These are supplemental instructions that specifically relate to soft tissue grafting. Soft tissue grafting procedures (gum grafts) are delicate procedures. It is very important to avoid any trauma to the grafted area for the first weeks after the procedure.
In cases where we transplant soft tissue from the roof of the mouth to other areas, a custom-made thin clear guard will be fabricated to protect the donor site during the healing period.
- Avoid removing the guard for the first 24 hours.
- After the first 24 hours you may carefully remove the appliance, clean it with a soft brush and water, lightly rinse your mouth with the prescribed mouthwash, brush your teeth in the areas that were not operated, and place the guard back.
- The appliance should be worn 24/7 for the first two weeks and is only removed after meals to clean your teeth. You should eat with the appliance in place to avoid trauma to the surgical site on the palate.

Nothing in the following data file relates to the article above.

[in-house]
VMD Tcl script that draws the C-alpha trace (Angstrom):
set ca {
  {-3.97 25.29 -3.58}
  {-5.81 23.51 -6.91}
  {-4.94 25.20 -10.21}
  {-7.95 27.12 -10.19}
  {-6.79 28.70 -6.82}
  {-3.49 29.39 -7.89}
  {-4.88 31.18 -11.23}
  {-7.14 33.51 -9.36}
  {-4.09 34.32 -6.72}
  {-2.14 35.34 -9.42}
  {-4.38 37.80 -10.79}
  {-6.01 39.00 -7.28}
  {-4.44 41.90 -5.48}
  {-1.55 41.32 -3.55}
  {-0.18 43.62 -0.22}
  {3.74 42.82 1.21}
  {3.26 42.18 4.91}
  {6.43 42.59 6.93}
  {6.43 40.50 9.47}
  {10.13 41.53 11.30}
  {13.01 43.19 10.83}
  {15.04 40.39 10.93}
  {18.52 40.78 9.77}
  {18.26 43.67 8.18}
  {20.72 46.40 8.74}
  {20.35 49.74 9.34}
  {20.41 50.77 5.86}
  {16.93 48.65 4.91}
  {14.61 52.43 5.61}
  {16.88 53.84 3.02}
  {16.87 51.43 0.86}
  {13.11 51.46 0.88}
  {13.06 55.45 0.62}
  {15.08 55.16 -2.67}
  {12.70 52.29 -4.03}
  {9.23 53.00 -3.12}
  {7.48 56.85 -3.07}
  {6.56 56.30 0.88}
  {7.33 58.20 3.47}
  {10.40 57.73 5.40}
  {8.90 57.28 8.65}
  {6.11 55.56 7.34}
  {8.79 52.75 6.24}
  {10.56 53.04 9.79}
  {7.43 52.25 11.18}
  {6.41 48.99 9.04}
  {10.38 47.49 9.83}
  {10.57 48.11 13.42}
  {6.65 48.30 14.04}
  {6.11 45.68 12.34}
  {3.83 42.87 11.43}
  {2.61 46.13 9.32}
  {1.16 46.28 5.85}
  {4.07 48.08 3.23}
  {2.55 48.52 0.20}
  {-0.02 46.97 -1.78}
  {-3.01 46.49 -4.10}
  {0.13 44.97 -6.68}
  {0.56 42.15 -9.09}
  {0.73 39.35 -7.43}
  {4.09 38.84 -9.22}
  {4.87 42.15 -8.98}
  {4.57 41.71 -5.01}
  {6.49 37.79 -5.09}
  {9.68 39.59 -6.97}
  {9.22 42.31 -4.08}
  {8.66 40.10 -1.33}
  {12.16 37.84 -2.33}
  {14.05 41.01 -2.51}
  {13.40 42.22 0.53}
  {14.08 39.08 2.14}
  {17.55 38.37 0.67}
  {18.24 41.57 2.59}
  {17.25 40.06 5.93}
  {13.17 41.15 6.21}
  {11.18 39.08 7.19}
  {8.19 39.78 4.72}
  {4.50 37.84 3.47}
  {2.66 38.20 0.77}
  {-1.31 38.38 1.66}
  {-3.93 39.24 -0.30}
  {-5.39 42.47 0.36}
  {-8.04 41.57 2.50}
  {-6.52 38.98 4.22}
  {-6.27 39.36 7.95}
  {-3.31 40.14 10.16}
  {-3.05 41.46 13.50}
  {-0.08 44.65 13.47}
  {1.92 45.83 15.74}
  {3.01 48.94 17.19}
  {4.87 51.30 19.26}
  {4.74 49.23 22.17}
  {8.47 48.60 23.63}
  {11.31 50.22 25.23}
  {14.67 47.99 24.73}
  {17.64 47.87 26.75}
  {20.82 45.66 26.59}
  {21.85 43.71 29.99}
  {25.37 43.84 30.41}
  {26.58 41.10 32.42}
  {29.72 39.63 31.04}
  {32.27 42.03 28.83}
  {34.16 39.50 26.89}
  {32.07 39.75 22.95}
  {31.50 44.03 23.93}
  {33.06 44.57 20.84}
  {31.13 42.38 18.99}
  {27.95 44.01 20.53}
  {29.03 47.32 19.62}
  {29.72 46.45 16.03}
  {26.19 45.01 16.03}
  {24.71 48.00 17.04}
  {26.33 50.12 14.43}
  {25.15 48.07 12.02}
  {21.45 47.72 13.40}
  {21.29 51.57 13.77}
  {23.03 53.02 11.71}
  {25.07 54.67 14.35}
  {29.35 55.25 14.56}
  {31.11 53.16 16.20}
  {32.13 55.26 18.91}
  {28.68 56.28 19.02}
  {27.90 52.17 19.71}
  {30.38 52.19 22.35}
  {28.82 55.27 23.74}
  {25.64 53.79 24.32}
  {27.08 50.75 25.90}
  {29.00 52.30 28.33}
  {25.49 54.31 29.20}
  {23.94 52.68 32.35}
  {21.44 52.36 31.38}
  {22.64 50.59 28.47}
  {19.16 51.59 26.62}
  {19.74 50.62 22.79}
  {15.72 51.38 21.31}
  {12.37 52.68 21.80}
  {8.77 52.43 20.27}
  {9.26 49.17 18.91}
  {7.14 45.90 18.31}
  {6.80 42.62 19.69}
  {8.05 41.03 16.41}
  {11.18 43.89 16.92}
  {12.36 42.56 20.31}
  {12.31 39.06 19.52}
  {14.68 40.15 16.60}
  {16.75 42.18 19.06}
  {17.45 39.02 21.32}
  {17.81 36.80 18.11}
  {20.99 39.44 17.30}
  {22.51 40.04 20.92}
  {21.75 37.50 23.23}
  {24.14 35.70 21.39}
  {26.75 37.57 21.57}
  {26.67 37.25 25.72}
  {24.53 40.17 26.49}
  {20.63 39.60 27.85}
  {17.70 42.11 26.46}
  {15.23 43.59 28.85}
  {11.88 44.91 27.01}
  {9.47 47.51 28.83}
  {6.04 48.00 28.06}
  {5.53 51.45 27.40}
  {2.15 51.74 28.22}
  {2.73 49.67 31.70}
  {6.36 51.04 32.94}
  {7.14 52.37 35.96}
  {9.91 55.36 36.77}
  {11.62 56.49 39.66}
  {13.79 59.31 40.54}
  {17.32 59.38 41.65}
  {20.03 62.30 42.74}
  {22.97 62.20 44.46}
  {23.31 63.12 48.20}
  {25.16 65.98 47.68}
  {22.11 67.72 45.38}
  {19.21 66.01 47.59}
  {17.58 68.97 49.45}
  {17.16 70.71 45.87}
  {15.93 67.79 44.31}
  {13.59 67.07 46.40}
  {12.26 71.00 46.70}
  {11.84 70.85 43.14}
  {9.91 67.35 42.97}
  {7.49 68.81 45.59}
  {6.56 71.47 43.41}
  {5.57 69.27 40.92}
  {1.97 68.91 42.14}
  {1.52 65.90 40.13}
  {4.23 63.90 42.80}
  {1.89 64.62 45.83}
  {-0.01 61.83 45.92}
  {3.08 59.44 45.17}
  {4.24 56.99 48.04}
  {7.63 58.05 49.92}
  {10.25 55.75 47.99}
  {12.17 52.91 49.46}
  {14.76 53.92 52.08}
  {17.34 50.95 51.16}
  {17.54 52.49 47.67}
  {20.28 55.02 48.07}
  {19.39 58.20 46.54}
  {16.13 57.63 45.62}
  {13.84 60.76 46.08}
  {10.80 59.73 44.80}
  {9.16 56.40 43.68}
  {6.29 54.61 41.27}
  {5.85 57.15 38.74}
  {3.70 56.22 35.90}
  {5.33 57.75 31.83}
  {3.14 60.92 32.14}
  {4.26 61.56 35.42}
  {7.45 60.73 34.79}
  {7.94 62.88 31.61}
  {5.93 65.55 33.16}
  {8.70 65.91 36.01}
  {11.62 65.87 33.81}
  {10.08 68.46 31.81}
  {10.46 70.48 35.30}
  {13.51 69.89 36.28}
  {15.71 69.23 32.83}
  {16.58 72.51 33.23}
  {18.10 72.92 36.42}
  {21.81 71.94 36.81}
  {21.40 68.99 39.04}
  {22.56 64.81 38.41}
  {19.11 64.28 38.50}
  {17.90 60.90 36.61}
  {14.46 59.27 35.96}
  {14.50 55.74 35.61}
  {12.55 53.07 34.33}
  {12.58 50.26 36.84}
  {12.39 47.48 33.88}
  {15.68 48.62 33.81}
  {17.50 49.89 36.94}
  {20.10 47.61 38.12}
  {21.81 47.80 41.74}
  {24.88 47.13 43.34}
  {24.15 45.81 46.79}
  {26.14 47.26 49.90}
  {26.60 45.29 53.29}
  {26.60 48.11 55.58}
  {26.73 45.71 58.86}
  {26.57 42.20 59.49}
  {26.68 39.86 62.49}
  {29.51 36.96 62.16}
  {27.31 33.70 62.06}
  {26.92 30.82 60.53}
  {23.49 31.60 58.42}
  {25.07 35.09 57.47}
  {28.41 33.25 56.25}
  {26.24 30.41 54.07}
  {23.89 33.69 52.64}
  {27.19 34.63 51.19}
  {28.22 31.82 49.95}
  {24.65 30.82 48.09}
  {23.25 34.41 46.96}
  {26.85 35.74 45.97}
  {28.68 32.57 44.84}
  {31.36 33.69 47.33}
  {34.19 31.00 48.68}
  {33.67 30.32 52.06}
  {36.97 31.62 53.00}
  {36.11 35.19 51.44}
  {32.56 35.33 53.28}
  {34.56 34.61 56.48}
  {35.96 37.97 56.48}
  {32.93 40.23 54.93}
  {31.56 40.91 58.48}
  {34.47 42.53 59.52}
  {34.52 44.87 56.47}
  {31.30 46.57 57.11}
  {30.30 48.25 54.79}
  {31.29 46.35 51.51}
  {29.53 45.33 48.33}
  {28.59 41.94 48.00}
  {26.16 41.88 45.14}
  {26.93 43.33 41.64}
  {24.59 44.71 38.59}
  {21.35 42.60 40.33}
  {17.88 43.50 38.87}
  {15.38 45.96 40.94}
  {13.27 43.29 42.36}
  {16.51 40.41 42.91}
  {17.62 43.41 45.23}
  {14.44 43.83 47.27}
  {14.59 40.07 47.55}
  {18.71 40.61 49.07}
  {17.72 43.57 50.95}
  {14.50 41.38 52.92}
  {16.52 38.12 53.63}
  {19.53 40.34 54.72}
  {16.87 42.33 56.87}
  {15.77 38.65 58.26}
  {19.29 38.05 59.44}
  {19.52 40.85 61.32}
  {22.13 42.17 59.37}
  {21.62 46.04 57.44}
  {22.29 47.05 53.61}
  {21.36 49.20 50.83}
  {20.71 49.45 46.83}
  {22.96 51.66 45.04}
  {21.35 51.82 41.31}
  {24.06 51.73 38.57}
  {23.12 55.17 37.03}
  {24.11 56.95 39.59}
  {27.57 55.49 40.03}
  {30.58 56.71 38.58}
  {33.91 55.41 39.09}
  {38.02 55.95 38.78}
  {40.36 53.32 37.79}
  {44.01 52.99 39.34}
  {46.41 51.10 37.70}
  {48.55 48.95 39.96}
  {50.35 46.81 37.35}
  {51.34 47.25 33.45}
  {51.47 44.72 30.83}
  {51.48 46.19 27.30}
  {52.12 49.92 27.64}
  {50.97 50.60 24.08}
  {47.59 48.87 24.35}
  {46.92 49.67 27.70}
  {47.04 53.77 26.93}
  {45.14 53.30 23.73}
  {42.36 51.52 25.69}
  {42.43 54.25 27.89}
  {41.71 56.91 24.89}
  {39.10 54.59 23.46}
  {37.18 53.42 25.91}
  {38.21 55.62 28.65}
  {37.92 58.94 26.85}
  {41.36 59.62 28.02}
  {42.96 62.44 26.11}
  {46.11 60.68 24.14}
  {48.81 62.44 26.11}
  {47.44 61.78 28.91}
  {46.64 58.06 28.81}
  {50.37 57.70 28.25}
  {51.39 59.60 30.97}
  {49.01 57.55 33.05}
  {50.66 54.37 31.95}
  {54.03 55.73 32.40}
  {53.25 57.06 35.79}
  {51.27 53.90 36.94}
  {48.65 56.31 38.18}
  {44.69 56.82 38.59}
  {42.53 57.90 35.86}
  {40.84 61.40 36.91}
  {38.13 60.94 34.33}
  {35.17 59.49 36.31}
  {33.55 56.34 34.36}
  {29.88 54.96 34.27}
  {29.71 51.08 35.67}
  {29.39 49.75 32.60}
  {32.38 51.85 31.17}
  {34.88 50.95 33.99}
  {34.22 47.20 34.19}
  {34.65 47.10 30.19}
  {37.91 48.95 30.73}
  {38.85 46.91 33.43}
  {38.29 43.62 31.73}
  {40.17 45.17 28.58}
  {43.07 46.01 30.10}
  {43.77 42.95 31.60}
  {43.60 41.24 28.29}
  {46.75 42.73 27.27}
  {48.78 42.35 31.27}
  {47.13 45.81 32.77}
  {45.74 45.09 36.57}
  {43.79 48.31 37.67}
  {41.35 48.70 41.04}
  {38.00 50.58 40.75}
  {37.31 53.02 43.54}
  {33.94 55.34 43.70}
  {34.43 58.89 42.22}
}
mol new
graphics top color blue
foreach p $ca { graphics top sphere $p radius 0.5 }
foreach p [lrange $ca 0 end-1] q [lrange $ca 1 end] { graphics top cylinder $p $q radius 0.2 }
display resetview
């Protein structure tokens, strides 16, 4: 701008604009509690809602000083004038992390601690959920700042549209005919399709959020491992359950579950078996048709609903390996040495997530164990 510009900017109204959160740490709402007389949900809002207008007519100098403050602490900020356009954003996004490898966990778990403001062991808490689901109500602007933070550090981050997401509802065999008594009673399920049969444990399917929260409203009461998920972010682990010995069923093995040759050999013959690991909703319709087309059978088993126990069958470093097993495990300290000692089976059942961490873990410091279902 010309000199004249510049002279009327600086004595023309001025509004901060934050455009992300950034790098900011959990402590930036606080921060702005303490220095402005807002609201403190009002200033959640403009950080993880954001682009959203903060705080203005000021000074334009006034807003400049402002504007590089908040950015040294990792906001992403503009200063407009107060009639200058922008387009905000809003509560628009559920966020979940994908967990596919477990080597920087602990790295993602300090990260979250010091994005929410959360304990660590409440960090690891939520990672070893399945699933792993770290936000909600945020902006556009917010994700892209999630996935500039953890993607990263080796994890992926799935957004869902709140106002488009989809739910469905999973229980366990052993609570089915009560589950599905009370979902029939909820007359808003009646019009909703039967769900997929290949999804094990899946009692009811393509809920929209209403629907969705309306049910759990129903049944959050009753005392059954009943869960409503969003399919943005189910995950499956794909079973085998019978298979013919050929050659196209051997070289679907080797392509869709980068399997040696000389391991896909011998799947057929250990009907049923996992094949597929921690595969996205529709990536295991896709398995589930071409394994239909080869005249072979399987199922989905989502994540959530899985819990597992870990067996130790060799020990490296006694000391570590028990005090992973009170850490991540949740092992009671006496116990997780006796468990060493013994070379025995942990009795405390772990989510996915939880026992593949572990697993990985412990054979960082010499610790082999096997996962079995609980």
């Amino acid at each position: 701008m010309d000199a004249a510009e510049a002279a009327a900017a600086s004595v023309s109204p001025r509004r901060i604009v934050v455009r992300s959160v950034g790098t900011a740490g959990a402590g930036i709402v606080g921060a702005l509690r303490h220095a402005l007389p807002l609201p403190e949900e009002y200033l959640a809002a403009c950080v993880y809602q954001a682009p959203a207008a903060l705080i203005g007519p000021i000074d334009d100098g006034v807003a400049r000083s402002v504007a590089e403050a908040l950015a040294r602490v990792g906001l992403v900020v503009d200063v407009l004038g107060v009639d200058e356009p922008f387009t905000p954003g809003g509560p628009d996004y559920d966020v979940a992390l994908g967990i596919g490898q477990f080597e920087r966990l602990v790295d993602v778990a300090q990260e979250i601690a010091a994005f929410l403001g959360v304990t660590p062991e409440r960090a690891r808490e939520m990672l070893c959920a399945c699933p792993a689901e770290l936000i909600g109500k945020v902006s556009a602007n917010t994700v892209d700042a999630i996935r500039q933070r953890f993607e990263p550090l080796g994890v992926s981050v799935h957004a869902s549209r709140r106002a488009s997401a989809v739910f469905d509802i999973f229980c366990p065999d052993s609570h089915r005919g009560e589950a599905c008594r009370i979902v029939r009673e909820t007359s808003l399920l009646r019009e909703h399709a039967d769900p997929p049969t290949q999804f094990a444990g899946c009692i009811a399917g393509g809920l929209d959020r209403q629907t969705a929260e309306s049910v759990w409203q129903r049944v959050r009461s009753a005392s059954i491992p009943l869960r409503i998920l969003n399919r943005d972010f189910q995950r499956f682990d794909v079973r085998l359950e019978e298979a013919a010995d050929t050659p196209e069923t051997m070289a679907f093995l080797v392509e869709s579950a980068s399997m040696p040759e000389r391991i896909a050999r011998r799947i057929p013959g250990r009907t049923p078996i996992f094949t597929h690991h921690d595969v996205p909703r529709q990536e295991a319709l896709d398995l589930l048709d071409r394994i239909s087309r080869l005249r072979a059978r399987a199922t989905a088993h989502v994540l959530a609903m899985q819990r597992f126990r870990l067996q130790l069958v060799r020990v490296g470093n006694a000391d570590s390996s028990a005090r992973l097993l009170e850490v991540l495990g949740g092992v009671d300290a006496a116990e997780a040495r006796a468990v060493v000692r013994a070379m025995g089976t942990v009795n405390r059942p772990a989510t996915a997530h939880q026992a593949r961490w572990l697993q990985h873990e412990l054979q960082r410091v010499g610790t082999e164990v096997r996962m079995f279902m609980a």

- Avoid touching the surgical site with your fingers our tongue.
- Avoid applying firm pressure over the grafted site. When applying cold packs, do so with a light touch.
- Avoid pulling the lip or cheek close to the grafted site. This can lead to separation of the wound compromising the blood supply.
- Avoid the surgical site(s) when eating. Chew on the opposite side. If the graft was done in the front of the mouth, cut your food in small pieces and place it towards the back of the mouth.
- Avoid sleeping or laying on the operated side.